For many parents, especially those new to parenthood, our babies and children are the center of our worlds. At slightest signs of a cold or runny nose most parents will move heaven and Earth to make the baby comfortable. And then if she sees red bumps or blisters develop on the little one’s tender skin, outright panic might only be a step away. The questions are numerous. What are the bumps? Where do they can from? What do I do? The first step is easy. Relax! There is no need to panic. It might be just contact dermatitis, a common ailment occurring in children.

What Is Contact Dermatitis?

Contact dermatitis is an inflammation of skin caused by certain substances called allergens, which produce rashes and itching on your child’s skin. It is a hypersensitivity reaction to an otherwise common substance in your surroundings. There are two types of contact dermatitis. The first is the irritant type. The second is the allergic type (Atopic Dermatitis).

It’s very common for infants and young children to develop irritant contact dermatitis. Allergic contact dermatitis, however, usually occurs after the age of two or three years. This is because an allergic reaction develops after repeated exposure to an allergen that causes the immune system to first recognize it, then react to it. The irritant type of contact dermatitis occurs immediately after the very first contact with the particular substance, whereas allergic contact dermatitis occurs one to two days after exposure to the allergen.

Most parents have experienced problems with their baby’s diapers. We commonly hear of baby rash, diaper rash and drool rash.[1] Both of these are examples of irritant contact dermatitis.

Common Triggers

The most common irritants are soaps, saliva, urine, detergents, and baby lotions. Latex is another common substance which irritates children’s delicate skin. Latex is made from rubber and is typically found in toys, balls, balloons, pacifiers, and bottle nipples. Additional common allergens are plants like poison ivy and metals like nickel. Any substance contaminated by the touch of poison ivy becomes a trigger for allergic contact dermatitis. Nickel is commonly found in zippers and hooks of clothes. [2] These irritants, unfortunately, are an integral part of the child’s small world.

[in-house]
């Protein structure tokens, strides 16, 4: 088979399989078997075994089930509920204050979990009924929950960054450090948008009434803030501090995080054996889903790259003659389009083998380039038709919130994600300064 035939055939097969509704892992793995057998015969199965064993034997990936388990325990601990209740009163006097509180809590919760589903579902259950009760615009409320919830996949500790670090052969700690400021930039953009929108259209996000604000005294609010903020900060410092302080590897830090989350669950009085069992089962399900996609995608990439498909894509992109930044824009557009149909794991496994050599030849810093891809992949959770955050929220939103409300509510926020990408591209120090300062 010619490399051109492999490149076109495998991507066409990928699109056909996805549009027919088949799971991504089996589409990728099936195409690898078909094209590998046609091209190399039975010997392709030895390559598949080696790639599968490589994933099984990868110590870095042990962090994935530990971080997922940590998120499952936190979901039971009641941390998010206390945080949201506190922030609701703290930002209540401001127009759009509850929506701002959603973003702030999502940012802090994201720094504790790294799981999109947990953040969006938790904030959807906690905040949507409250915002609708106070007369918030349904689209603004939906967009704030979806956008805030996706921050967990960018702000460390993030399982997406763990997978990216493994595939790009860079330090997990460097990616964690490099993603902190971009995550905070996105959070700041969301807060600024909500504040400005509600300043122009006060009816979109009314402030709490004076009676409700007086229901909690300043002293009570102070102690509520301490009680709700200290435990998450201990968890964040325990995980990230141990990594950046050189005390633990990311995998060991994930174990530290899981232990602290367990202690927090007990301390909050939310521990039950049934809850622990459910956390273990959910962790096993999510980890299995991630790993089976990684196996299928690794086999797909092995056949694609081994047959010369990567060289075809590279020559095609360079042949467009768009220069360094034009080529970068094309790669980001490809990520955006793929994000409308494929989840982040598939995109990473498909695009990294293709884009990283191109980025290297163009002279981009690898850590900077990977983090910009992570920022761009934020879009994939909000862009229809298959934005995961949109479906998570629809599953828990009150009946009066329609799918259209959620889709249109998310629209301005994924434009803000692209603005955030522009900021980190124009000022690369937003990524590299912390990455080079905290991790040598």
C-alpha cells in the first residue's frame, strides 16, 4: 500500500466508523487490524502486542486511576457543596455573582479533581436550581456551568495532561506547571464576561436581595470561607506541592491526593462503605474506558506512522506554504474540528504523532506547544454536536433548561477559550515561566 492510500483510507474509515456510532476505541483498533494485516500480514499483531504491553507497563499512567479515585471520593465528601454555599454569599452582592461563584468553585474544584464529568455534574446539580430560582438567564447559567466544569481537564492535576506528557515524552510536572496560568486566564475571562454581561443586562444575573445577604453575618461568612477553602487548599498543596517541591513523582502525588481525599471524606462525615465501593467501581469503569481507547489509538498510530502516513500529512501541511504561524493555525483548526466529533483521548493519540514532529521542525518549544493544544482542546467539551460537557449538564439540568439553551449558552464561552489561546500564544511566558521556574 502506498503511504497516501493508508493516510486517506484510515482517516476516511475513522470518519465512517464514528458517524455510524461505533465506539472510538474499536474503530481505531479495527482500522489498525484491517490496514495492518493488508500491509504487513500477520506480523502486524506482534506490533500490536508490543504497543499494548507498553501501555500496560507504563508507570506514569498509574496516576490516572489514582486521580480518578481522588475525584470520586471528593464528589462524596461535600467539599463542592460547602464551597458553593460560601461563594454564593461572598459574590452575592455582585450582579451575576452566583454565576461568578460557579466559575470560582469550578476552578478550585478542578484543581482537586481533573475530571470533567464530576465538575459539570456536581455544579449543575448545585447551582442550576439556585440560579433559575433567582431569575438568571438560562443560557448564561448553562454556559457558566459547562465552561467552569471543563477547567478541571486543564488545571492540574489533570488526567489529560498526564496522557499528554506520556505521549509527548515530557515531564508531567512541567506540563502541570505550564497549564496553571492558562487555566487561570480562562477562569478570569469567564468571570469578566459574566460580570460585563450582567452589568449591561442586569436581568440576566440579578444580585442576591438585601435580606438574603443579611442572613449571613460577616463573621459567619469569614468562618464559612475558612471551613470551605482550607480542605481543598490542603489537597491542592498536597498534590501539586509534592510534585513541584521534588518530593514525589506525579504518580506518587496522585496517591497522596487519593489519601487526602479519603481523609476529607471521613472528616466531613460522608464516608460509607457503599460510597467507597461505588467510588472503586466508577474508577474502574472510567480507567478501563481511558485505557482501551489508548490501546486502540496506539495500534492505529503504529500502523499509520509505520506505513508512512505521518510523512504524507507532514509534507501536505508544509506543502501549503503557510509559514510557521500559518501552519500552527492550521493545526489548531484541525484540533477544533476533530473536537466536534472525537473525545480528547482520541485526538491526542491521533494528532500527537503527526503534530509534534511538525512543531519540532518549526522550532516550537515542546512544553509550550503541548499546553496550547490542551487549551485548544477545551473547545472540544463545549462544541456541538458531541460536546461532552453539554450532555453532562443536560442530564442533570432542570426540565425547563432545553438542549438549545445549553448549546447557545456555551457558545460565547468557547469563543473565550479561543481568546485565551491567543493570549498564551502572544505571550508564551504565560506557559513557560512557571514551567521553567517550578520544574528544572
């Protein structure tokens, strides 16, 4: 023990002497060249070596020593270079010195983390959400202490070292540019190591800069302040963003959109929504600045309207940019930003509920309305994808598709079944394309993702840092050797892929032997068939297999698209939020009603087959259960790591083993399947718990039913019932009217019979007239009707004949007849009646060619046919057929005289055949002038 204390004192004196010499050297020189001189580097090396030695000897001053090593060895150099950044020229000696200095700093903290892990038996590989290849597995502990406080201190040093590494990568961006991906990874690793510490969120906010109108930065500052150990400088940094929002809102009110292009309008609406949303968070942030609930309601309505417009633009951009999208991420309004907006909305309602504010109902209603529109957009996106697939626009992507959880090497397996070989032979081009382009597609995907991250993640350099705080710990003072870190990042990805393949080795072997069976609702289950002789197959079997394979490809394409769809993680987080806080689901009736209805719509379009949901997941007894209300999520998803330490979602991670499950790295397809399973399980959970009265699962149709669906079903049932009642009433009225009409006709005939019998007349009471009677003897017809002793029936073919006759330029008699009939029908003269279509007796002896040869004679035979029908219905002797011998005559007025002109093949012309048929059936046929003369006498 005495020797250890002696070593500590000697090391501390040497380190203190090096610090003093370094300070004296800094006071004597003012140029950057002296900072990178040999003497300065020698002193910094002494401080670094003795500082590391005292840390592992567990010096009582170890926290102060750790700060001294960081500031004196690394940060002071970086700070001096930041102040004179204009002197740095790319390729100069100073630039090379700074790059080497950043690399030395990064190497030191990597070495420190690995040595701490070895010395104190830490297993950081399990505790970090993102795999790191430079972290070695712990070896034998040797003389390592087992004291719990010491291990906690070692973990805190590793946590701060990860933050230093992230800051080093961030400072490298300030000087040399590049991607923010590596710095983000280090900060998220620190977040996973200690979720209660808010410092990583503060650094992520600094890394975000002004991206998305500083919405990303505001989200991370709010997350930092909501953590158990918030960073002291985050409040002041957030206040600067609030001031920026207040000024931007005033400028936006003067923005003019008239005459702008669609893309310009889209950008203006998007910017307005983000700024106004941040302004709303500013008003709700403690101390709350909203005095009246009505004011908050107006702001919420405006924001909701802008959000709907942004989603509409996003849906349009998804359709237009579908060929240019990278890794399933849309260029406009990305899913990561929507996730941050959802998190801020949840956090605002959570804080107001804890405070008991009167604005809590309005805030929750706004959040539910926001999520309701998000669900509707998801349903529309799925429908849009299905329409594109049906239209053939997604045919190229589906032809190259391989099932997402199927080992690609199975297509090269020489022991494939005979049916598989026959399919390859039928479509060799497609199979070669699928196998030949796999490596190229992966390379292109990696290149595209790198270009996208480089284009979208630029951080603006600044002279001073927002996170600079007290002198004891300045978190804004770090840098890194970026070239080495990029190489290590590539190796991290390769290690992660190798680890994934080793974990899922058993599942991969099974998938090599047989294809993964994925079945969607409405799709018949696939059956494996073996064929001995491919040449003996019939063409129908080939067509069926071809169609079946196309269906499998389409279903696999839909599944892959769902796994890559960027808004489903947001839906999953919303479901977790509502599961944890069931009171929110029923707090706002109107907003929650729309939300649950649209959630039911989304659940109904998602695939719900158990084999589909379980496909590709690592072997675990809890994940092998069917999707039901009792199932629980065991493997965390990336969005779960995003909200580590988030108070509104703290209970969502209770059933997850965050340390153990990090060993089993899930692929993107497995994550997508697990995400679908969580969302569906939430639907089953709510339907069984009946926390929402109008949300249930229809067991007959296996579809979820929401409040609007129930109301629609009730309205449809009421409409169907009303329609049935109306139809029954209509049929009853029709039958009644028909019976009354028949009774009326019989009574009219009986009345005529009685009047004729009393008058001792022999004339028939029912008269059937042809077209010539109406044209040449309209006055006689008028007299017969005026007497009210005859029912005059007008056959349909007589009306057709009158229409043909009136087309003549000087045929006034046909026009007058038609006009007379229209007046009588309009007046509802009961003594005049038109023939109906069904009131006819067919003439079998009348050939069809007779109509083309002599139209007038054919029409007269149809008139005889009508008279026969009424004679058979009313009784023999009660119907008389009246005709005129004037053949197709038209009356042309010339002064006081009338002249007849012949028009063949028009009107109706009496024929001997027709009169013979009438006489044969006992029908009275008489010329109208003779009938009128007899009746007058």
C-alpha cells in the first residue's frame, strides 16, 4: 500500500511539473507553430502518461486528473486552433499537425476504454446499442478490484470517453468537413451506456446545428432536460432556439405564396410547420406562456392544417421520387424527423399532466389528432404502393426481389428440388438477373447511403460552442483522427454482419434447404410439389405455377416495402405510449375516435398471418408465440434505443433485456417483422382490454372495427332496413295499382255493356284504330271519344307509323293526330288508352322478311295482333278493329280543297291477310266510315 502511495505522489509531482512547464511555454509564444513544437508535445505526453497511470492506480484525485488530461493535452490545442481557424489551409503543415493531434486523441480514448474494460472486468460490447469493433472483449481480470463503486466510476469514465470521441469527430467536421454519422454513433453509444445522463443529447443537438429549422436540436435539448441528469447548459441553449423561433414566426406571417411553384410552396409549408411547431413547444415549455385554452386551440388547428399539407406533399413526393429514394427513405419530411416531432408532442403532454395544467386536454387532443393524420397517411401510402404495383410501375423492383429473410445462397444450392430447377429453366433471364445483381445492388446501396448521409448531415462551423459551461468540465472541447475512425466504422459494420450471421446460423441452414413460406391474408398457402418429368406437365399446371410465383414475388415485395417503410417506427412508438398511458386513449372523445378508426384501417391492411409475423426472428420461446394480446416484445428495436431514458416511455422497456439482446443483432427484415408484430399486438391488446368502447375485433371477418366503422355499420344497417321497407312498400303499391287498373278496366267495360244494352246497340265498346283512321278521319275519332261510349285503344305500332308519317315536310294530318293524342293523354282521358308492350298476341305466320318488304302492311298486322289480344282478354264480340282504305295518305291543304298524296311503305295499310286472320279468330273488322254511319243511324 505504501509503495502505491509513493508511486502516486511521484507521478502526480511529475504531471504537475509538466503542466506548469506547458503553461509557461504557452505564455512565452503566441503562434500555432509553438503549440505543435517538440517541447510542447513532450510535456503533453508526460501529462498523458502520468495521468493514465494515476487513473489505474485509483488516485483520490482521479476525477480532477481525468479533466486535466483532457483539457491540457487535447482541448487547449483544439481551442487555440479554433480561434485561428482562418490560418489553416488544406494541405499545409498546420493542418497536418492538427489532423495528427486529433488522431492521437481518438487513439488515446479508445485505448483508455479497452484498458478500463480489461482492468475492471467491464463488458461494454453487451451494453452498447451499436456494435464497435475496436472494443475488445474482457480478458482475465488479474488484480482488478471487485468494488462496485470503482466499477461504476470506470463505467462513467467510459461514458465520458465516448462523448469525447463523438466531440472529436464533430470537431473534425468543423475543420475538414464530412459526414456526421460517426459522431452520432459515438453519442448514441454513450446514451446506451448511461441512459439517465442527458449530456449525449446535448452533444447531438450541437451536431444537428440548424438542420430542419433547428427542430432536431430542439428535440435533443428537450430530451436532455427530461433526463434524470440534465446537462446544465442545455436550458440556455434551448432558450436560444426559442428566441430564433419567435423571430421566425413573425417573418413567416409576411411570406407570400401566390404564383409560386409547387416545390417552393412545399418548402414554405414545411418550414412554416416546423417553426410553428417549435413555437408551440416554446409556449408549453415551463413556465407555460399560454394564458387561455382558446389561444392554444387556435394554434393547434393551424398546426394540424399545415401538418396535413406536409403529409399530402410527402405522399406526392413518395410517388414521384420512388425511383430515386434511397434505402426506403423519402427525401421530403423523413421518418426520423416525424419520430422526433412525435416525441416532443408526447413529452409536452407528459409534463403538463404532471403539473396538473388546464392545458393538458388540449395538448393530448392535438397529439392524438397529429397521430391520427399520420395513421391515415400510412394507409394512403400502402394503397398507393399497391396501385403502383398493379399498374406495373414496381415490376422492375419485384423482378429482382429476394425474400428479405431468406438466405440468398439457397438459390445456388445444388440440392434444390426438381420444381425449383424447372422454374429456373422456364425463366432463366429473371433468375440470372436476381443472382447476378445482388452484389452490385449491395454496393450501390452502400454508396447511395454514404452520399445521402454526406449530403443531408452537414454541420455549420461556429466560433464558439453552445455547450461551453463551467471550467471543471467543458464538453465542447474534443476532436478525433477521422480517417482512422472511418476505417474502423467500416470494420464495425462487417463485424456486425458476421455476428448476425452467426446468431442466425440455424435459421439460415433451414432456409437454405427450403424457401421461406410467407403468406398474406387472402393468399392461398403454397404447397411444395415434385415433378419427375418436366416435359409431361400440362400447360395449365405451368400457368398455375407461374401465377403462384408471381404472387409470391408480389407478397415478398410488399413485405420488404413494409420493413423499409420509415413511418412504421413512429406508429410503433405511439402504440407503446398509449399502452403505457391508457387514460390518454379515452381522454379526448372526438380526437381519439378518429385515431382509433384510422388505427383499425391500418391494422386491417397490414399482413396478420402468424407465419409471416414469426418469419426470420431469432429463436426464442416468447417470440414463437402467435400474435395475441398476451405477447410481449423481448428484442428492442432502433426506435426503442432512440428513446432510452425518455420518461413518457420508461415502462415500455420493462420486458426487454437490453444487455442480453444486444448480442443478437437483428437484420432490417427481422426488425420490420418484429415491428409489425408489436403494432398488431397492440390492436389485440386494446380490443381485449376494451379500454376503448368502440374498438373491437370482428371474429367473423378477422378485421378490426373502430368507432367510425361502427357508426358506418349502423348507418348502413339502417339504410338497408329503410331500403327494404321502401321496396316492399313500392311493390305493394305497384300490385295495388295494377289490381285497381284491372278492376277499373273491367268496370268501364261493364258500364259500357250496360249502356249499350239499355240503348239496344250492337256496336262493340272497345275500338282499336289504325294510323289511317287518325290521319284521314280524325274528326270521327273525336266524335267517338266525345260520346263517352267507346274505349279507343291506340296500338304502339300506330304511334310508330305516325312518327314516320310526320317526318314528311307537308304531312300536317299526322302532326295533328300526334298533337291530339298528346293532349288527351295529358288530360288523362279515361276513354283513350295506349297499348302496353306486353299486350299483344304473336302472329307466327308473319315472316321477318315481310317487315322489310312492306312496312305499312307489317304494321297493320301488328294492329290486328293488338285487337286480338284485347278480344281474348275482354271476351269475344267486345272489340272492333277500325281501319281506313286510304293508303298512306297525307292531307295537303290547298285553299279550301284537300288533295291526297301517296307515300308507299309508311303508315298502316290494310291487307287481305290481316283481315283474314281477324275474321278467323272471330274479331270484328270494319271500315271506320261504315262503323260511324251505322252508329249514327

What Does Contact Dermatitis Look Like?

Contact dermatitis will present as redness, swelling, scaling, crusting, blistering and oozing on the affected area. However, the most troublesome symptom is itching and burning that makes the child irritable and restless. The child will constantly try to rub the affected part or might simply cry. Contact dermatitis is usually limited to the area where the substance has come into contact with the skin. It is never contagious and does not spread to the entire body. Contact dermatitis is self-limiting most of the time, and it will subside in one to two weeks. However, severe itching calls for attention.

Contact Dermatitis, Atopic Dermatitis, Eczema, Rash

Inflamed atopic dermatitis on the abdomen and the left thigh of a 2 months old child.

Atopic Dermatitis, Contact Dermatitis, Rash, Eczema

Inflamed atopic dermatitis on the head of a 2 month old child.

How To manage An Episode?

The best thing to do is to apply cold, wet compresses to relieve itching and irritation immediately. Next, contact your pediatrician if the symptoms do not seem to subside. Common sense, however, tells us that as long as the irritant is present, no amount of creams or steroids will help, so the most appropriate solution is to prevent contact with these irritants or allergens. In case of drool rash, it is advisable to wipe the baby’s face clean, and for diaper rashes, change diapers more often to prevent wetness and irritation due to urine. The steps are simple. First, identify the substance that is the culprit. Secondly, prevent exposure to the allergen or limit contact with your child’s skin.[3]

A small change for your little one will go a long way in keeping your little one happy.

1. Diaper (napkin) dermatitis: A fold (intertriginous) dermatosis. Tüzün Y, Wolf R, Bağlam S, Engin B.Clin Dermatol. 2015 Jul-Aug;33(4):477-82. doi: 10.1016/j.clindermatol.2015.04.012. Epub 2015 Apr 9.

2. Belt Buckles-Increasing Awareness of Nickel Exposure in Children: A Case Report.Goldenberg A, Admani S, Pelletier JL, Jacob SE.Pediatrics. 2015 Aug 3. pii: peds.2015-0794. [Epub ahead of print]

3. Allergic contact dermatitis in children: a practical approach to management. Bruckner AL, Weston WL.Skin Therapy Lett. 2002 Oct;7(8):3-5. Review.

Images: Used under Creative Commons License CC4, No Changes made. Author

About the author

Pradip Narsaria, MD

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